Some more info on DisplayLink: https://www.cnx-software.com/2017/02/03/targus-universal-displaylink-docking-stations-support-up-to-six-4k-monitors-via-a-single-usb-cable/

back2future
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back2future

Display has already battery support for making it a handy wireless display with AirPlay2, Google cast/Google home/Chromecast or Miracast support. For Screen Mirroring (Samsung) or Multiroom (Apple) and Microsoft Continuum streaming support (Miracast).
Usb-C is a battery charging/power backup and 2nd data transfer option for a portable display at this size.
On rural areas at developing countries Usb-C even replaces main power supply to some extent. That’s progress there for safety and cost saving, some combined with solar power.

Diego
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Diego

Didn’t find USB-C in India other than as a charging port on a mobile. I know India is quickly changing, but I doubt they changed the mains from 240V to USB-C in the last 3 months…

Diego
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Diego

Honestly why would you want to have a non graphics oriented connection to a pure display? Worst case mhl, if that still exists… Else DP, HDMI, USB-C w/ some alternate mode or DVI when space permits.

jim st
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jim st

I don’t know that I would want an external HDMI display like this. The external ASUS and the like are just powered off the laptop (must have power to do that), and with power supply operation, there’s not limit on operating it.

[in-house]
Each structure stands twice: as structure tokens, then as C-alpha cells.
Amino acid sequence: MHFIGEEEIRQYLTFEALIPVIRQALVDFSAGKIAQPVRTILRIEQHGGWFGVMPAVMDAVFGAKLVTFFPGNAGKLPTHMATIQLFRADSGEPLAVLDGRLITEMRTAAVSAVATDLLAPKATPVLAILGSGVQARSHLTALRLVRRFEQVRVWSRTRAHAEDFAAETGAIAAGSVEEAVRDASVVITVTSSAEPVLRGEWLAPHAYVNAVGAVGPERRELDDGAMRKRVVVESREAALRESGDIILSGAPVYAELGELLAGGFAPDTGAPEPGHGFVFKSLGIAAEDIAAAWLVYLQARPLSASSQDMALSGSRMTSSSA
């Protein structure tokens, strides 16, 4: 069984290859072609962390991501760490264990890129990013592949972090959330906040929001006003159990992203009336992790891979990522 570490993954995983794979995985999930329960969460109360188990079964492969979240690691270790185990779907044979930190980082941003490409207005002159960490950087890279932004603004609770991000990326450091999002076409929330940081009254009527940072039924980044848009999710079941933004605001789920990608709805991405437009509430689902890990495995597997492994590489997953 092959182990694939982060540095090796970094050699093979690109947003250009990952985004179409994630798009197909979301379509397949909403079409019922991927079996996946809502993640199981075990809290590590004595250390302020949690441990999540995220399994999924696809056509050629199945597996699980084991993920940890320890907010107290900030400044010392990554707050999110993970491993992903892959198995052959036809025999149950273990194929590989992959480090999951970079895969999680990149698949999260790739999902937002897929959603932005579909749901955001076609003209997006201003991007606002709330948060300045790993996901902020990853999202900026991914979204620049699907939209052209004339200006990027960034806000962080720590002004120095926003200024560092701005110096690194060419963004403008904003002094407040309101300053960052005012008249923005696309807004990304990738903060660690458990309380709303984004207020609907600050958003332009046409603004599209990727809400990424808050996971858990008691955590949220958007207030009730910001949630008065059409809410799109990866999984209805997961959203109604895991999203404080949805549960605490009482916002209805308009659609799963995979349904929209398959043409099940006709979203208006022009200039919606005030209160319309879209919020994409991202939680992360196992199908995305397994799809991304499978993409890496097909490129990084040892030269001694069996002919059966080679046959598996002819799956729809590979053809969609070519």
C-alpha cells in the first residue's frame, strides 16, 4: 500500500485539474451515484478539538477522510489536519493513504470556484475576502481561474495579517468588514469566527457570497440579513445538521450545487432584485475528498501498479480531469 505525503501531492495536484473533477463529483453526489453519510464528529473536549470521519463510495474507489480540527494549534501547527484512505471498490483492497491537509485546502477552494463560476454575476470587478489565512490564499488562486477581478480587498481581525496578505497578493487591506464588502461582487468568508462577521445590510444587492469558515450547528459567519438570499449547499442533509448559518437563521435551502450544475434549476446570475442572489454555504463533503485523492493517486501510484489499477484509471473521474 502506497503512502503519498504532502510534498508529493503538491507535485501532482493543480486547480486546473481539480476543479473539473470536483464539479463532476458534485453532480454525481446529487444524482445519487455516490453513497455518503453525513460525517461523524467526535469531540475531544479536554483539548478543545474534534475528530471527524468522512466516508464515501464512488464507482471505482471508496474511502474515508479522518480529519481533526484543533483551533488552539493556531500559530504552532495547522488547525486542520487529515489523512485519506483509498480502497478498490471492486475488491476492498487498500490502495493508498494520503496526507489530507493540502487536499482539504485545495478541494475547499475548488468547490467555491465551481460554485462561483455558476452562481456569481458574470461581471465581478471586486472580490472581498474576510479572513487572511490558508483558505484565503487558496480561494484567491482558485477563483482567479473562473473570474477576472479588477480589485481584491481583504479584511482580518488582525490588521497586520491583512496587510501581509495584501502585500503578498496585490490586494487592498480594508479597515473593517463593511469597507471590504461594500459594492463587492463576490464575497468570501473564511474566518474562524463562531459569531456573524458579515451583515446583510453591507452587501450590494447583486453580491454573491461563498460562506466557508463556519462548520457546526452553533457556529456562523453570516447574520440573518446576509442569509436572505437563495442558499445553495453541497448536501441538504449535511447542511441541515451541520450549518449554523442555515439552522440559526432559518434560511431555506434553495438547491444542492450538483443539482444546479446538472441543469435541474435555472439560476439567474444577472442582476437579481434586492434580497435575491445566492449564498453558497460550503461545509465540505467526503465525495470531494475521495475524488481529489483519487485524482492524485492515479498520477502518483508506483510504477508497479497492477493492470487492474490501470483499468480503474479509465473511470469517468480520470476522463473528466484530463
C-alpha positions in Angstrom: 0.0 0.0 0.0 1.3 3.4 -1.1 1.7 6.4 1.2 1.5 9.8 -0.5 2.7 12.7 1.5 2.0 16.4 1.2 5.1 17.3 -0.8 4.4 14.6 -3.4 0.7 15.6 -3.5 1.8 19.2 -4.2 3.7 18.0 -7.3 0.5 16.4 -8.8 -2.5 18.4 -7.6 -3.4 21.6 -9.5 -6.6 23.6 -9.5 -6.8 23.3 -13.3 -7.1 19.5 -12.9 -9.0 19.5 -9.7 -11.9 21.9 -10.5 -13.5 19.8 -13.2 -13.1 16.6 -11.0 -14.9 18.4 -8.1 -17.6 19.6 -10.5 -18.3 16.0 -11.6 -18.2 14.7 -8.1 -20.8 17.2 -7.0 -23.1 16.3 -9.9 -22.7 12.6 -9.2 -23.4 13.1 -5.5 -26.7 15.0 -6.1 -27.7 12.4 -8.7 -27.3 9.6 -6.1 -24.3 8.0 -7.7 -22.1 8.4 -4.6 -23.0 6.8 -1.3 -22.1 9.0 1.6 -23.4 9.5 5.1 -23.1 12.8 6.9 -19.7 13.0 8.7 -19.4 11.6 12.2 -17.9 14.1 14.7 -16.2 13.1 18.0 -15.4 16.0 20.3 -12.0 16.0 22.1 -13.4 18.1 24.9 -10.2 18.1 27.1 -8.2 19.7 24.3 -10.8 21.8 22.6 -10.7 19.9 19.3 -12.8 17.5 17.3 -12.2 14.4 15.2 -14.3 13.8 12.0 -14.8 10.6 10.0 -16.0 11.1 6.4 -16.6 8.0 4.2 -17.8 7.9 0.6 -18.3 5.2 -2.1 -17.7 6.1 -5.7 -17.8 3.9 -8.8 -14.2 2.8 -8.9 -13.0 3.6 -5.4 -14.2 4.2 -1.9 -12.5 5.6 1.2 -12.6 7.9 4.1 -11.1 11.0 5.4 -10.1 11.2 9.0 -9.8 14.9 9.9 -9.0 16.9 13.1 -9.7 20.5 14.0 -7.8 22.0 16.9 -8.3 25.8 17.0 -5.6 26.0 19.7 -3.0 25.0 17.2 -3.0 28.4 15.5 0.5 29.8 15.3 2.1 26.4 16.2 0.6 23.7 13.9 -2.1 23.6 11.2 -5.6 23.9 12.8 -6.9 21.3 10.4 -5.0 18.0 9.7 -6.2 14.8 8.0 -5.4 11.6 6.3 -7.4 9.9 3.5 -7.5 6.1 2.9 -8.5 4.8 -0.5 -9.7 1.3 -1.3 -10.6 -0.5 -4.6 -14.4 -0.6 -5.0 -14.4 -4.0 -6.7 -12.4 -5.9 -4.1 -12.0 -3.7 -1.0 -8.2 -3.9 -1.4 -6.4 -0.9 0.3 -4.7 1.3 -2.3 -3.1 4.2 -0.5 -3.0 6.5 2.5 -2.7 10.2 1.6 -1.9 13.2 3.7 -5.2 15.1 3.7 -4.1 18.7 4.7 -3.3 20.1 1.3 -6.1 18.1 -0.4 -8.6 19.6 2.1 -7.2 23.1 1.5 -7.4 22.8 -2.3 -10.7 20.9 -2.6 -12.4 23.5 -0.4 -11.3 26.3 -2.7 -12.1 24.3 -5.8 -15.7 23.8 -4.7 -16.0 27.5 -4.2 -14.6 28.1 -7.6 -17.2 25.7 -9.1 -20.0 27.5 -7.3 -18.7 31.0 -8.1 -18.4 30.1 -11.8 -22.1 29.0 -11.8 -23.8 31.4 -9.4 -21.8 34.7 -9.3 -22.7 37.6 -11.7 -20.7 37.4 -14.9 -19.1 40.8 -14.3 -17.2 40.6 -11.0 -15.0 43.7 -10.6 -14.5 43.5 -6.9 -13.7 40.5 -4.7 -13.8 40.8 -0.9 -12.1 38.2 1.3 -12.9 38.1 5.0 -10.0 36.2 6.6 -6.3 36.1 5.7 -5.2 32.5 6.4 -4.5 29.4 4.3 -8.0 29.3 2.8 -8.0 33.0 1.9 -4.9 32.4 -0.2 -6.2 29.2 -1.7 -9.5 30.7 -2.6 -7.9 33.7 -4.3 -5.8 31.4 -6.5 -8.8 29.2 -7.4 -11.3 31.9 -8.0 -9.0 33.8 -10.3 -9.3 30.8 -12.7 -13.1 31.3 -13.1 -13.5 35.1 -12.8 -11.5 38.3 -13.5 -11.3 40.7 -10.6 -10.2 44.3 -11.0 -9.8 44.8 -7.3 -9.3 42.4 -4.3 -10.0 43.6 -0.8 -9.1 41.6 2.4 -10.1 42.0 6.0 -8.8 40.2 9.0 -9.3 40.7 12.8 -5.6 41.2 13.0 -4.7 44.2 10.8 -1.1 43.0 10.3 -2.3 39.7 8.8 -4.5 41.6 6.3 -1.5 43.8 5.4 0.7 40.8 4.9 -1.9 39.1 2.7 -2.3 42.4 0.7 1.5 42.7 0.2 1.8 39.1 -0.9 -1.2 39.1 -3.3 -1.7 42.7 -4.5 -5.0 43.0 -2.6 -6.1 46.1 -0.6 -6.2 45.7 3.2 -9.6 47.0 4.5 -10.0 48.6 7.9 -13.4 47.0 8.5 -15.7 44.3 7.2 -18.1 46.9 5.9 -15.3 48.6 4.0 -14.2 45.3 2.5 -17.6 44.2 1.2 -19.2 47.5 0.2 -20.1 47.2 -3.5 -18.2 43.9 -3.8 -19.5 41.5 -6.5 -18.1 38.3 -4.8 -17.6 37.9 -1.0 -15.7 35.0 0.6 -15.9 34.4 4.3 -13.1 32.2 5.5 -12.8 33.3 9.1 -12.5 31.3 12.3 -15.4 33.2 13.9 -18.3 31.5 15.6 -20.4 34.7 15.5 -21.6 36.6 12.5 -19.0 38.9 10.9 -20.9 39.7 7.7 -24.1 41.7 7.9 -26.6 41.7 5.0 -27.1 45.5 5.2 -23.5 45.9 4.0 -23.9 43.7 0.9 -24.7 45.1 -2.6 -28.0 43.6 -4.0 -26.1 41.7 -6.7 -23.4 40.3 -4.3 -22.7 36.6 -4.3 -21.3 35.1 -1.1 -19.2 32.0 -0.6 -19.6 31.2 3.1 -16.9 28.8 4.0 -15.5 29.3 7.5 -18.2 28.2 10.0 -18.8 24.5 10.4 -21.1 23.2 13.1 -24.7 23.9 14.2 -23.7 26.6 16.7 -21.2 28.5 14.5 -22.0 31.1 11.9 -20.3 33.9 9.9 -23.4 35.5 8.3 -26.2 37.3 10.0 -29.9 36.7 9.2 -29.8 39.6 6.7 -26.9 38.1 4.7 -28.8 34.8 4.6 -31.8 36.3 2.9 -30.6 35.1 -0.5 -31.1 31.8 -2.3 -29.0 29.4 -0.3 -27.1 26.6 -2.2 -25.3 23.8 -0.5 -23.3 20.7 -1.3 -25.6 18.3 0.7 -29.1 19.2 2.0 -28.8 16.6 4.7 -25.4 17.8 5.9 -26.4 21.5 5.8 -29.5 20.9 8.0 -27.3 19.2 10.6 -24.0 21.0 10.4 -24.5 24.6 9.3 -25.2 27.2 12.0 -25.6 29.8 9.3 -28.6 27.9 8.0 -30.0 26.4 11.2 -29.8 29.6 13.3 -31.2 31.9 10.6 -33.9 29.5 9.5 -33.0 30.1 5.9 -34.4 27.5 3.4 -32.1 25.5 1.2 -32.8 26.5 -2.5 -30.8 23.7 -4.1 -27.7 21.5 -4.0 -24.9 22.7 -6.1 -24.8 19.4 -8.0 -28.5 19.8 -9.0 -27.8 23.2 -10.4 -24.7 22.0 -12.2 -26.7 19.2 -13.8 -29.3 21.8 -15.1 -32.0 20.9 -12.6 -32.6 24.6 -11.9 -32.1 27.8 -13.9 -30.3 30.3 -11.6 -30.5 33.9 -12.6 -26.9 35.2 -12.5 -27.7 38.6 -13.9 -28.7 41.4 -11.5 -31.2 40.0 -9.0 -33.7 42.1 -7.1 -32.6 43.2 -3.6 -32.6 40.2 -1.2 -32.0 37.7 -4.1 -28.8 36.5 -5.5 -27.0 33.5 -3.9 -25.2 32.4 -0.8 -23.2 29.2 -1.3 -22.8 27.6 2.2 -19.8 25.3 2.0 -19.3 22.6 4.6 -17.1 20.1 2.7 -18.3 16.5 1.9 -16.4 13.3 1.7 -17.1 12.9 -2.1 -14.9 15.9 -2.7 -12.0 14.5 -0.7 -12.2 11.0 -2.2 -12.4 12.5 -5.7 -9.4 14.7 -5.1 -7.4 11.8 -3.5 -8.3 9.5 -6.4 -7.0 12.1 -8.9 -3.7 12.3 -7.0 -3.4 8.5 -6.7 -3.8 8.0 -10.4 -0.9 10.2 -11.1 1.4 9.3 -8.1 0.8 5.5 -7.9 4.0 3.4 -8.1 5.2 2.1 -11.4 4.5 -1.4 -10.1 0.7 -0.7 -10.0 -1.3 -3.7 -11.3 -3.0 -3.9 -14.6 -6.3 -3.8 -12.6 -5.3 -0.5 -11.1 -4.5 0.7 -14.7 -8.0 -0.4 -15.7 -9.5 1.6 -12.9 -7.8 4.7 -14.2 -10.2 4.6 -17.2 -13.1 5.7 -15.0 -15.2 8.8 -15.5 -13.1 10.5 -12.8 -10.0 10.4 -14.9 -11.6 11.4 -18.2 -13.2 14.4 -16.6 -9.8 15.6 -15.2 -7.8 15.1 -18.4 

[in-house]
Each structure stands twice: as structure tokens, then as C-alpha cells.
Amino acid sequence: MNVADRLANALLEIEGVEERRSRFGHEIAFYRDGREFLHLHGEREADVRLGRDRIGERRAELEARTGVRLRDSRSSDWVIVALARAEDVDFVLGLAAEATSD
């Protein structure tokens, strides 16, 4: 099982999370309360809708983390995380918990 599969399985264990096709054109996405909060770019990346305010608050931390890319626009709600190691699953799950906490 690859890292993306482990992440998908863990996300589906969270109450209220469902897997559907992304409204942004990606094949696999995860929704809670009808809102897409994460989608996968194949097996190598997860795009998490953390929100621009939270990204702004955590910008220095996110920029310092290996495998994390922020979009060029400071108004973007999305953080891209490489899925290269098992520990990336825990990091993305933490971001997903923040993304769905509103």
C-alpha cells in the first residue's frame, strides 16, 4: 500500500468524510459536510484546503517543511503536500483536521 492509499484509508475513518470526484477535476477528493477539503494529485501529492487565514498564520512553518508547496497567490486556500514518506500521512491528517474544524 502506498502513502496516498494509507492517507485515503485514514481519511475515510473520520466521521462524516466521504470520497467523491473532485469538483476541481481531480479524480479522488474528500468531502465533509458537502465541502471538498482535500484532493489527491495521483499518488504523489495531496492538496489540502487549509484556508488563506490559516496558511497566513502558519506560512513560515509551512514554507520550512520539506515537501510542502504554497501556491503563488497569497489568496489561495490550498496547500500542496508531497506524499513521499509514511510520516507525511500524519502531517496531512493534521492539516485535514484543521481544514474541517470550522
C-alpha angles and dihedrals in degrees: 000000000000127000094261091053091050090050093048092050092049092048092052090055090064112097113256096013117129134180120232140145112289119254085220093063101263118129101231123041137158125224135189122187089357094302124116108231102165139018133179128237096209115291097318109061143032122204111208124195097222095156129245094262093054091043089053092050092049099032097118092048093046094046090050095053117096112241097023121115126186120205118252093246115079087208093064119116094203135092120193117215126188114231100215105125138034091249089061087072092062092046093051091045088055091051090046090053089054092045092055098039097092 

I don’t do much of anything which I need a standalone powered display with need to recharge. I’m guessing there are people who do things out and about away from power, but my use case with a laptop is to be set up near power and net services, and have a portable light computer (and possibly an extra display).

my most frequent use of battery power is when I have problems in my computer pile is to just pick up the laptop and walk into where the systems are and have the system right there, but I usually go back to where I work and reconnect to power there.

jim st
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jim st

I’ve not had a problem with my Asus with my laptop. I’m thinking about trying out one of the USB C upgraded ones, even though I’ve got an older laptop to see what happens. The current unit I’ve got works great, though mainly use it with windows and sometimes with a mac laptop.

tkaiser
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tkaiser

> I’ve not had a problem with my Asus with my laptop.

Still the Asus unlike the above display uses DisplayLink which is something entirely different than DisplayPort (USB-C Alternate mode). The latter will always work, the former needs a driver and doesn’t deal that great with dynamic display updates at higher resolutions by design. See this comment and the two last ones: https://www.cnx-software.com/2017/02/03/targus-universal-displaylink-docking-stations-support-up-to-six-4k-monitors-via-a-single-usb-cable/#comment-538703